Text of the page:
If wills are not properly executed, an estate may not be properly administered. This will lead to the testator’s wishes not being carried out and beneficiaries missing out of their entitlement.
Usually on the discovery of an invalid will, executors will look to the previous will or, if one does not exist, the testator’s estate will be administered according to the intestacy rules.
When can a Will become invalid?
A will must be signed in the presence of two witness, who in turn must also sign in the presence of the testator. If the witnesses are also beneficiaries, the will remains valid, but the particular gifts to the witnesses will fail.
If the will is not witnessed, or not properly witnessed, it may be held to be invalid.
A will may be invalid if the testator does not have testamentary capacity. To have testamentary capacity, the testator must be able to understand:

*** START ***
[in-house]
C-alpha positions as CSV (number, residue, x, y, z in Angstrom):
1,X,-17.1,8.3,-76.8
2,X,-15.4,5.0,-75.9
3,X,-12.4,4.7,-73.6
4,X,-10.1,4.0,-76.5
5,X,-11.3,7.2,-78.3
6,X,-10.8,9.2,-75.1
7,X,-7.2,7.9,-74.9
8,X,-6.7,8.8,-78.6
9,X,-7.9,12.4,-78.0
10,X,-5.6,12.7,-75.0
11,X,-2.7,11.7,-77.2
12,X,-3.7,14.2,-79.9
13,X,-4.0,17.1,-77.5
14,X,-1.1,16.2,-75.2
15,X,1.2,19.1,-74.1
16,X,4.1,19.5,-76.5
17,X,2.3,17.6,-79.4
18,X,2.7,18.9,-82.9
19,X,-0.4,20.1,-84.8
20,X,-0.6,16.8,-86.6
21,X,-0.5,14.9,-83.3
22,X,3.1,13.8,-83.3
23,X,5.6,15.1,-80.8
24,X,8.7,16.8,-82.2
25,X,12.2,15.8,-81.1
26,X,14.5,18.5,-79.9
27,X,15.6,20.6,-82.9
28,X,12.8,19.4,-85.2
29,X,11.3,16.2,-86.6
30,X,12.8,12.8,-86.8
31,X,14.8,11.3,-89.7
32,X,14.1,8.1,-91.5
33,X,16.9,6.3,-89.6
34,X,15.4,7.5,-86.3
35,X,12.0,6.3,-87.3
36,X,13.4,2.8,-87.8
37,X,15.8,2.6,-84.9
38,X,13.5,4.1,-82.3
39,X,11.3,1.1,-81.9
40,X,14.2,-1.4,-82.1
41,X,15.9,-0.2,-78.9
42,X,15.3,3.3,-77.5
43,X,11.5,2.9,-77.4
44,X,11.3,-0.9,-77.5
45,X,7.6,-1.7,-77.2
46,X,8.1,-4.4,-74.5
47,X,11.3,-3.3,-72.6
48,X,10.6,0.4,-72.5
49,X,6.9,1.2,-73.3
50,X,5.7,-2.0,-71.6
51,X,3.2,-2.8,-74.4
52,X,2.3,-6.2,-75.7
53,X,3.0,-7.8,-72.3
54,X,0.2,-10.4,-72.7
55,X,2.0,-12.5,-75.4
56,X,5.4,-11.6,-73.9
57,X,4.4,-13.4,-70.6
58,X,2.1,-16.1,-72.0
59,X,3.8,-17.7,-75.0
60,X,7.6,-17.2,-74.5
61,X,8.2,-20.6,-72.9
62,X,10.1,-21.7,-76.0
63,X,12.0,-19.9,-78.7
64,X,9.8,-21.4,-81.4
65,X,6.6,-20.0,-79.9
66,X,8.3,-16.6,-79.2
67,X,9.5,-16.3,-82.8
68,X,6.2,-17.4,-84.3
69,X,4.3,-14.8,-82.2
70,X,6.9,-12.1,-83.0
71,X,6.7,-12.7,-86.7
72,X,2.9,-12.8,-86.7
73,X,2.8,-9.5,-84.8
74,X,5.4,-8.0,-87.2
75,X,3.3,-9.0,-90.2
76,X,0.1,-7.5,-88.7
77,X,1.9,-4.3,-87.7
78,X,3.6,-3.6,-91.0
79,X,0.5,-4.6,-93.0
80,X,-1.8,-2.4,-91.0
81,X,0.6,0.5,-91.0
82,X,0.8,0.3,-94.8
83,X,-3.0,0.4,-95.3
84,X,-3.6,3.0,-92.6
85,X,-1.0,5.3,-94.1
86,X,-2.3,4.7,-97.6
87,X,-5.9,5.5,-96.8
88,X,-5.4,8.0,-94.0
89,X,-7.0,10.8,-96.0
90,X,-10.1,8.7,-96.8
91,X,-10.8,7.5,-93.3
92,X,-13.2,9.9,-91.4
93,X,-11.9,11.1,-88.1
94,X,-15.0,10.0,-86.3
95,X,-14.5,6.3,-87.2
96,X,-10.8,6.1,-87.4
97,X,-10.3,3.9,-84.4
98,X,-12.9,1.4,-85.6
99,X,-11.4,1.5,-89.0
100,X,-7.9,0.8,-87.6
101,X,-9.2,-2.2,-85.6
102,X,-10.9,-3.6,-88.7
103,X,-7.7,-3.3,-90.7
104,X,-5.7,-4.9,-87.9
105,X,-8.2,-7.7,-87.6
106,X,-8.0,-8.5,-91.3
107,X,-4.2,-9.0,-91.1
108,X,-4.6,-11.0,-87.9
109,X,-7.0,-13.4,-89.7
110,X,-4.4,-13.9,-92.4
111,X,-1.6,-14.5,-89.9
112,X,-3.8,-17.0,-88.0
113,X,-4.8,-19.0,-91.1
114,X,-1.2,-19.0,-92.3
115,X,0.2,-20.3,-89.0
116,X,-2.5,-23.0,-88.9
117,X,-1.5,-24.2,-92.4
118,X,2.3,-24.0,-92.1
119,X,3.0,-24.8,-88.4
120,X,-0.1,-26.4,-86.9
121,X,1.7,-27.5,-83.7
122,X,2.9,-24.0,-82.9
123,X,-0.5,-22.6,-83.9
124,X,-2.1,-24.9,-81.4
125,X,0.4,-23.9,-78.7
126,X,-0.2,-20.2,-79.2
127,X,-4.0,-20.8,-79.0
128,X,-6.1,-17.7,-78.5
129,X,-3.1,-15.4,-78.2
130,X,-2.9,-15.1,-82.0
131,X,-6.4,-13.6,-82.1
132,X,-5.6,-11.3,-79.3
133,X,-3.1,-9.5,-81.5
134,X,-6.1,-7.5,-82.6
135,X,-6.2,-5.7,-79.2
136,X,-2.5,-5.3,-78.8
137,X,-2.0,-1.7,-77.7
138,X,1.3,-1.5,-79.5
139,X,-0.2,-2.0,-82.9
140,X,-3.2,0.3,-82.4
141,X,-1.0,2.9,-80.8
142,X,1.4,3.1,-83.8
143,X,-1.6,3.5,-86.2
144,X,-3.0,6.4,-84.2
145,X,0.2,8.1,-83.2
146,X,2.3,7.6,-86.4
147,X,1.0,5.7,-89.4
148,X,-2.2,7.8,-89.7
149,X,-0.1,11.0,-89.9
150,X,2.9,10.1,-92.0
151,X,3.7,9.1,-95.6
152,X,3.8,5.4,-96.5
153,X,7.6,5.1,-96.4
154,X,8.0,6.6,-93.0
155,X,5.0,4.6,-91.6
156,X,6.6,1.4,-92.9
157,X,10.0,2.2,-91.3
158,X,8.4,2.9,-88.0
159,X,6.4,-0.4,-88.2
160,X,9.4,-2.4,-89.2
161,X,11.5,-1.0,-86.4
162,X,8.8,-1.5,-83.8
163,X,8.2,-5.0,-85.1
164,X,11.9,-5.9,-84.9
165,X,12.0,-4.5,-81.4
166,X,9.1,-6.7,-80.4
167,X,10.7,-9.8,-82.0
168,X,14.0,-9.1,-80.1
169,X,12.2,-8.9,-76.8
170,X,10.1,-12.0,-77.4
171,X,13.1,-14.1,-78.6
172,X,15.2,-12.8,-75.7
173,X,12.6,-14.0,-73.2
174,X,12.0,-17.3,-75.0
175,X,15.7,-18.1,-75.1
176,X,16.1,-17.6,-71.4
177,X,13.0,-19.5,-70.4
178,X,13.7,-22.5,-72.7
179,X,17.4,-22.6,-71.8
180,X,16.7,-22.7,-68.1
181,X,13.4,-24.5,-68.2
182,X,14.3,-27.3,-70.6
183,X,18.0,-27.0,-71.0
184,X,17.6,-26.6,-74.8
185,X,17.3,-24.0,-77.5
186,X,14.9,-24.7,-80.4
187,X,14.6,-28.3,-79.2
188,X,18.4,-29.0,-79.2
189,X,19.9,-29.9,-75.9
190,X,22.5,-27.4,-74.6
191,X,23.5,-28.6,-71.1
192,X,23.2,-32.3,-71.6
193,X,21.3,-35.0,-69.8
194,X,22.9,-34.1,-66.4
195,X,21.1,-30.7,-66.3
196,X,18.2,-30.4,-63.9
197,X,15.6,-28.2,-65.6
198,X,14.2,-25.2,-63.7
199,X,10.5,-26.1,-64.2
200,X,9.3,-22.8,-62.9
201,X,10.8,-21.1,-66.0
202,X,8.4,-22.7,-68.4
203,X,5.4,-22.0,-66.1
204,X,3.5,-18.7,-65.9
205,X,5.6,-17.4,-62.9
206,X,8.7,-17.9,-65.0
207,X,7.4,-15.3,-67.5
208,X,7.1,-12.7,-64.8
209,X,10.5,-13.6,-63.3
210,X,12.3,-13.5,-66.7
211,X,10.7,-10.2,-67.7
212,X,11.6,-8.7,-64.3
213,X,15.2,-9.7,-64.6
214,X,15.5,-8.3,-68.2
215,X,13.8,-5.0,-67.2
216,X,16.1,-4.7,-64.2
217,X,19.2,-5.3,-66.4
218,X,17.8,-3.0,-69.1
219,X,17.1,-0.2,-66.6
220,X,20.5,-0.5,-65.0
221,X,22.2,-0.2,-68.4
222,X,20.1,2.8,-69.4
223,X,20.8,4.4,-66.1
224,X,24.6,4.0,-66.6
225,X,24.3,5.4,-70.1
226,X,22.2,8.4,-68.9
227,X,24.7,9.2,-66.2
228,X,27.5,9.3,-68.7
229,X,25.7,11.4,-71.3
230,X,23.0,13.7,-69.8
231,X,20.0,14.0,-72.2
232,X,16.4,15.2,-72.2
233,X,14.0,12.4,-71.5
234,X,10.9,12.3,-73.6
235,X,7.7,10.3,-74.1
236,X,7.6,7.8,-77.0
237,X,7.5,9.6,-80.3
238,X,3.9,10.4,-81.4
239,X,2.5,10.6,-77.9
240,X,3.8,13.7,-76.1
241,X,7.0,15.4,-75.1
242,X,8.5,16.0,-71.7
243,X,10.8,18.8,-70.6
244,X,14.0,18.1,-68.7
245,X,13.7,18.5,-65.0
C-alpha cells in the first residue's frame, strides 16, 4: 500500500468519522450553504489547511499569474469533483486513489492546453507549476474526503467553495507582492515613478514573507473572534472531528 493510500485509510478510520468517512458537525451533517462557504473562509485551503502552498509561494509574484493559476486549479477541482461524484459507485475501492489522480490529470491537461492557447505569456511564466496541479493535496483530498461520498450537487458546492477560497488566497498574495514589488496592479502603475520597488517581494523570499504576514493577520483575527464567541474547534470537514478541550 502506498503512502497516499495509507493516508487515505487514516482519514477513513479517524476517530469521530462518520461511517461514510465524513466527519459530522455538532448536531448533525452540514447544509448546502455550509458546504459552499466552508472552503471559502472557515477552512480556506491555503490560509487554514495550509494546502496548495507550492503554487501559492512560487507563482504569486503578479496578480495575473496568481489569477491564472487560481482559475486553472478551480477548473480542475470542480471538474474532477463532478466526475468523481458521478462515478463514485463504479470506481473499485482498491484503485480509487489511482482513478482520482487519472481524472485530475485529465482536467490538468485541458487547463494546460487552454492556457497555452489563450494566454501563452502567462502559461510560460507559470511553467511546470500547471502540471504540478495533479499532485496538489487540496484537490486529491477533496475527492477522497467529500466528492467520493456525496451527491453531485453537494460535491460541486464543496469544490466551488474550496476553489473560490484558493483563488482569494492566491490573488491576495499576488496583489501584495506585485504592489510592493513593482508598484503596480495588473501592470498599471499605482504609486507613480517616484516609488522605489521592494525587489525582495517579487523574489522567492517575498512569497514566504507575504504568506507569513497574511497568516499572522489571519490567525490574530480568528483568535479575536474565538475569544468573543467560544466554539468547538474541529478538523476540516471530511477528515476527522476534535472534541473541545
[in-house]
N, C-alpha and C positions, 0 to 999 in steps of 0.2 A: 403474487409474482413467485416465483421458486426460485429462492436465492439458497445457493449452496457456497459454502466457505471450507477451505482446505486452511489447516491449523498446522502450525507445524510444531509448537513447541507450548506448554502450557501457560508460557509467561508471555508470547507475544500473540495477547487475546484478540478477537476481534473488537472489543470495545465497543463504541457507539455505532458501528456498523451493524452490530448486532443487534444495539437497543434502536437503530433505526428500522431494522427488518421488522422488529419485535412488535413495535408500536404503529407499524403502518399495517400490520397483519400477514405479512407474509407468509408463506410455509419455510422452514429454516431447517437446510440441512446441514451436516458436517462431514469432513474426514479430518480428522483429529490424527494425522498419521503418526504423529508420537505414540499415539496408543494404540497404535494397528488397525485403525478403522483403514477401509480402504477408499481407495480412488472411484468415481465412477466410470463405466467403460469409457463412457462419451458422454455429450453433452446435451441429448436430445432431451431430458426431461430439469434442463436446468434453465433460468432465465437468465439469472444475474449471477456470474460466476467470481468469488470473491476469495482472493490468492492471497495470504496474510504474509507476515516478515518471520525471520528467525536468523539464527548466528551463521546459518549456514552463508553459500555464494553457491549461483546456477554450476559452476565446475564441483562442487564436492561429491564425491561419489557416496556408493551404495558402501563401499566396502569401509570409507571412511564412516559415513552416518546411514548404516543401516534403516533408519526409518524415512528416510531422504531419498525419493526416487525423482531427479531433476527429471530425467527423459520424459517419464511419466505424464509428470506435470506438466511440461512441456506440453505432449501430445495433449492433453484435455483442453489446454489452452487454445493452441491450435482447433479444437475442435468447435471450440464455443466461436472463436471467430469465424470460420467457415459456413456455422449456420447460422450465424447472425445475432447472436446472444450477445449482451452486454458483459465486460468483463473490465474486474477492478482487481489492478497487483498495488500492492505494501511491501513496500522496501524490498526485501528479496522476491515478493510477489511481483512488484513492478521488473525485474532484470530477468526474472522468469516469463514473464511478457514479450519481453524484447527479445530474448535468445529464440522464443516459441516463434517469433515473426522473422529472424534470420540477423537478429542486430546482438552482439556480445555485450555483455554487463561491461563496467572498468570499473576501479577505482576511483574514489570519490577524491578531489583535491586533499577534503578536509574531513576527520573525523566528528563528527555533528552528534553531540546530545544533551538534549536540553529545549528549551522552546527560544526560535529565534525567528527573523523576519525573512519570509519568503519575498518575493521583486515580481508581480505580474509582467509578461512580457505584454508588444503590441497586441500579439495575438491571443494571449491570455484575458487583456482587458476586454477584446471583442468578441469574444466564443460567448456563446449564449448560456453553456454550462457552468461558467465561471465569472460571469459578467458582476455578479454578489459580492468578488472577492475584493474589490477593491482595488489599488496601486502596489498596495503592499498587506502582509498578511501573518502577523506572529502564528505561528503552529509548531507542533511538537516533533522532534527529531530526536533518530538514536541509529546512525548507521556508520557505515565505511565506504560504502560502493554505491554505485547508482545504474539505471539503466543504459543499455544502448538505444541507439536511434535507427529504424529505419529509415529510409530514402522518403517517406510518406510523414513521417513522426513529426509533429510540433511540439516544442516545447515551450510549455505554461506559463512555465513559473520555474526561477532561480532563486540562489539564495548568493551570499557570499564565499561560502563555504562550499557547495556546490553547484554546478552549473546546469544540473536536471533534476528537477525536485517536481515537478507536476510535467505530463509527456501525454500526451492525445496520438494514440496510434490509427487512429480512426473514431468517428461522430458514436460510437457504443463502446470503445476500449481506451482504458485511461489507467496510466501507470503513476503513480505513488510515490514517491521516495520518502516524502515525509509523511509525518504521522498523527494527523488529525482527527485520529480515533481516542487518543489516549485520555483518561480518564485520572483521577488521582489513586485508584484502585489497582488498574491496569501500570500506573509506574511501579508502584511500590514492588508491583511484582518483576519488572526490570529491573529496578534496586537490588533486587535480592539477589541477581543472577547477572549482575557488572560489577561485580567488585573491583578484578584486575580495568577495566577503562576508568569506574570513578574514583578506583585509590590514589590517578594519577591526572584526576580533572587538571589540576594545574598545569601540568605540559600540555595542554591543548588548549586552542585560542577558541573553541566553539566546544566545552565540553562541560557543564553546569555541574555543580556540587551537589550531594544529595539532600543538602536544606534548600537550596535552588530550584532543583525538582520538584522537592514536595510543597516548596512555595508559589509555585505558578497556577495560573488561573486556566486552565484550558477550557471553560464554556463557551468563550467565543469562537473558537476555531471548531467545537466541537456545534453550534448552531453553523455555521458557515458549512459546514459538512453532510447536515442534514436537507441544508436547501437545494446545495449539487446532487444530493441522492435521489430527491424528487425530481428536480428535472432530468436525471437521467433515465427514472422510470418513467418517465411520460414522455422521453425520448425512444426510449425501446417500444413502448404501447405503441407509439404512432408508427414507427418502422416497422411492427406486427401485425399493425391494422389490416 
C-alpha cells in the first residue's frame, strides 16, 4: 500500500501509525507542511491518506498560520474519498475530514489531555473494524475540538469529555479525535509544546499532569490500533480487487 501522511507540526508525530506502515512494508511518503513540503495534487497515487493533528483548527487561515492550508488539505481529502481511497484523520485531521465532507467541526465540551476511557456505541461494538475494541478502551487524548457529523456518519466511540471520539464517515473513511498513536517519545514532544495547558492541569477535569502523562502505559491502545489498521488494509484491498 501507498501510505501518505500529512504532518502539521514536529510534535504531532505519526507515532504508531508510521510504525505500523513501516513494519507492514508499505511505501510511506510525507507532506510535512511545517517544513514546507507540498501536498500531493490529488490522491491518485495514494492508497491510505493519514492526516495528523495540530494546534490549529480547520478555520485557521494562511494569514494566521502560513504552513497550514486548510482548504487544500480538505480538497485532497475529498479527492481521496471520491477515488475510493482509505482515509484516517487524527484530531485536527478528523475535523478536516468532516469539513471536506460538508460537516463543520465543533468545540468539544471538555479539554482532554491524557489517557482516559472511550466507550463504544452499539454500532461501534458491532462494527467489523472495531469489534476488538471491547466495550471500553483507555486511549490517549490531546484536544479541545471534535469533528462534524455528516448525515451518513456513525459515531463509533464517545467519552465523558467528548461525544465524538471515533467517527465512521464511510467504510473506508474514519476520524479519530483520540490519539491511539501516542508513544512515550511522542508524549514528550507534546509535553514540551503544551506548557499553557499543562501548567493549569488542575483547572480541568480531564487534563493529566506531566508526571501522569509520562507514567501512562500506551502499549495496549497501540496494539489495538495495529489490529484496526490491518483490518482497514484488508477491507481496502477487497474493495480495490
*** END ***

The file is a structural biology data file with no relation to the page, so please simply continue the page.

- Who the beneficiaries are, and that they will receive the assets.
- The testator must not be influenced when deciding how the estate should be managed
- The implications of including or excluding certain people as beneficiaries
- The size and extent of the estate.
One common ground for contesting a will is on the basis that the testator lacked capacity due to old age or illness such as dementia. However, it is usually difficult to argue such a case, especially if one of the witnesses is a medical practitioner.
- Destruction/alteration of Will
A will may be invalid if it destroyed or there are comments/marks on it. The law presumes that if a will has been destroyed by the owner then it was done intentionally. Evidence can be provided to the contrary however.
- Undue influence
If it is shown that a testator made a will under the influence of someone else, or has not made rational intentional decisions in making a will, it may be invalid. The onus will be on the person challenging the will to prove that the will was made under undue influence. This can however be difficult to prove if the testator is deceased and will often require witness evidence.